H. L. Mencken Quotes
Showing: 11 - 20 H. L. Mencken Quotes of 127
Nothing can come out of an artist that is not in the man.
Neither sex, without some fertilization of the complementary characters of the other, is capable of the highest reaches of human endeavor.
The American people, taking one with another, constitute the most timorous, sniveling, poltroonish, ignominious mob of serfs and goose-steppers evergathered under one flag in Christendom since the end of the Middle Ages.
Of all forms of visible otherworldliness, it seems to me, the Gothic is at once the most logical and the most beautiful. It reaches up magnificently-and a good half of it is palpably useless.
It takes no more actual sagacity to carry on the everyday hawking and haggling of the world, or to ladle out its normal doses of bad medicine and worse law, than it takes to operate a taxicab or fry a pan of fish.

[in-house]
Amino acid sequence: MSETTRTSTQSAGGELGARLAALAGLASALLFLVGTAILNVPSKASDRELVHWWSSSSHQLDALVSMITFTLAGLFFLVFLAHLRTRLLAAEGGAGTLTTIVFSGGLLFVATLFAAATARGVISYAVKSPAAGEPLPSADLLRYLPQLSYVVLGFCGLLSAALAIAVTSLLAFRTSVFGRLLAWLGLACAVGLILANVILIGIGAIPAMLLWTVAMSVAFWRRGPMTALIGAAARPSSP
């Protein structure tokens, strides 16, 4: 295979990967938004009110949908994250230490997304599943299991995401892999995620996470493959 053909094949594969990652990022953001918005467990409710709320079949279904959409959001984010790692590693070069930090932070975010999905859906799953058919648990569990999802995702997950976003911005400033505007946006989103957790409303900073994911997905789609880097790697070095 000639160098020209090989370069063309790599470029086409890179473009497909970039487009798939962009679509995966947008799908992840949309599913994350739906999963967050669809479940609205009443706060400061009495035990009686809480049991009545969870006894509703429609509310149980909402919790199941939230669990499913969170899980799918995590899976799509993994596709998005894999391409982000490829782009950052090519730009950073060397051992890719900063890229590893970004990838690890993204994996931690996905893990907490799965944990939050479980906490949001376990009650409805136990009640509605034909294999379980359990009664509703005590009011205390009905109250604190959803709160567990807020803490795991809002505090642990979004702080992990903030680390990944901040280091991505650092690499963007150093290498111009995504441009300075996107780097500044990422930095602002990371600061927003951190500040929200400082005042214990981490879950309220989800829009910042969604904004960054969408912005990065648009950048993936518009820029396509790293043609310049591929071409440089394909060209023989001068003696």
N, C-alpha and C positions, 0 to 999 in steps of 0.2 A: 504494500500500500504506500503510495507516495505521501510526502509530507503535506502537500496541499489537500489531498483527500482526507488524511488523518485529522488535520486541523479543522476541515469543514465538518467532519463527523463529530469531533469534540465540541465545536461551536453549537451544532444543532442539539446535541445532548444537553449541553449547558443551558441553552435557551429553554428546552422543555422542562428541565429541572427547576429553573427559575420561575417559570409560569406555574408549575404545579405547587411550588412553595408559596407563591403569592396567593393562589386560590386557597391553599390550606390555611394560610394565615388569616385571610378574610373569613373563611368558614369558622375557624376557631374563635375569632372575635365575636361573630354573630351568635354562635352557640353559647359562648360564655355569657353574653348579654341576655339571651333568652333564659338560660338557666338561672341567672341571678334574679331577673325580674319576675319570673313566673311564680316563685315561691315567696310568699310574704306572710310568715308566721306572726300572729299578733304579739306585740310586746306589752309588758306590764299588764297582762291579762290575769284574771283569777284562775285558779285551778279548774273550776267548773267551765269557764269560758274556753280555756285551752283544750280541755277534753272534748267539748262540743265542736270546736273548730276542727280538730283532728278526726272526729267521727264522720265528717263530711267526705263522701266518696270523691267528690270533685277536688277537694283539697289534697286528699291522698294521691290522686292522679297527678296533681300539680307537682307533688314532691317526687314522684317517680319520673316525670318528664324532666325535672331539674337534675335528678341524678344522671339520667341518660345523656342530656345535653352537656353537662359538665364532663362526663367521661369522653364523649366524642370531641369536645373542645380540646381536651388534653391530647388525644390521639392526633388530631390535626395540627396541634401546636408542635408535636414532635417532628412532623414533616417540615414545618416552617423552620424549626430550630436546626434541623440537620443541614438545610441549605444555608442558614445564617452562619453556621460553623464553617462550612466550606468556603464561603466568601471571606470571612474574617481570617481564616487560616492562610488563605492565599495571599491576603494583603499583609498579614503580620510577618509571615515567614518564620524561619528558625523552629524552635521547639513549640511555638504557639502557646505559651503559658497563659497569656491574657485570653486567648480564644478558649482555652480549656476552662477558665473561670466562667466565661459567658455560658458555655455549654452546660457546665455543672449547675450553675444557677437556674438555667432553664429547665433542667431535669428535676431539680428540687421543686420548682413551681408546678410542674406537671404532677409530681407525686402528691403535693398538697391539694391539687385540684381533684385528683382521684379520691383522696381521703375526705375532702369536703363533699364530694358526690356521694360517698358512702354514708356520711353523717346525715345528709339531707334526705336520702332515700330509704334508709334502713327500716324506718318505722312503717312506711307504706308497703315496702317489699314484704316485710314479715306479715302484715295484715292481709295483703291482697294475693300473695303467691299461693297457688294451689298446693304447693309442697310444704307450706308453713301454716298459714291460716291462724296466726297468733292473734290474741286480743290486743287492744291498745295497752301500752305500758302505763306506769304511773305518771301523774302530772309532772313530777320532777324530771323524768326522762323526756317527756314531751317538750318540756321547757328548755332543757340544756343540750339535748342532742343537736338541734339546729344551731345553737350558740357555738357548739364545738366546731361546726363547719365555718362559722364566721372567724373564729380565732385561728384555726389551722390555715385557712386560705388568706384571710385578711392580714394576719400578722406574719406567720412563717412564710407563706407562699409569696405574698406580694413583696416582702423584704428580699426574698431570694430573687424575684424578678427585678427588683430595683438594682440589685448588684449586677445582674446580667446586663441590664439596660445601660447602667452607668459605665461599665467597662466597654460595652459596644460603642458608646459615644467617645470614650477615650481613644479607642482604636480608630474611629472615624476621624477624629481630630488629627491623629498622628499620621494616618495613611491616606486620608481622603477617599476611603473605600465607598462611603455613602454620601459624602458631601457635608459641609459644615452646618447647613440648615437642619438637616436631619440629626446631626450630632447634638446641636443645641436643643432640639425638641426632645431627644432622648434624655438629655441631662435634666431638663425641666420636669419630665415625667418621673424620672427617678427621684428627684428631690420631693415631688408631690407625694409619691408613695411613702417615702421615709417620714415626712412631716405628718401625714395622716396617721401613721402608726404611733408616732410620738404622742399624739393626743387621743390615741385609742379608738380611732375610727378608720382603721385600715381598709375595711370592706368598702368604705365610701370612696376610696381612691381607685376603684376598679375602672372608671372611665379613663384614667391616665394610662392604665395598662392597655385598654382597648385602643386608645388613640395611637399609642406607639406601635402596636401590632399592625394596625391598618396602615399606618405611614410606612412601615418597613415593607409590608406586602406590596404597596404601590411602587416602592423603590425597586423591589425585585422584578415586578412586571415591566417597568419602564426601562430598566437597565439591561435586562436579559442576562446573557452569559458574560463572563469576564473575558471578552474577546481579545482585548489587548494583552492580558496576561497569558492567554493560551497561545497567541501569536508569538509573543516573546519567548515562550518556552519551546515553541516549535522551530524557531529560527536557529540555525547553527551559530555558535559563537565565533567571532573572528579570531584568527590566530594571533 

It is the dull man who is always sure, and the sure man who is always dull. The more a man dreams, the less he believes.
The chief contribution of Protestantism to human thought is its massive proof that God is a bore.
Hygiene is the corruption of medicine by morality.
The objection to a Communist always resolves itself into the fact that he is not a gentleman.
In human history a moral victory is always a disaster, for it debauches and degrades both the victor and the vanquished.
When one door of happiness closes, another opens; but often we look so long at the closed door that we do not see the one which has been opened for us.
It is better to remain silent and be thought a fool than to open one's mouth and remove all doubt.
The man who moves a mountain begins by carrying away small stones.
Life is pure adventure, and the sooner we realize that, the quicker we will be able to treat life as art.
A lover's life lies in death. You shall not find a heart without losing the heart.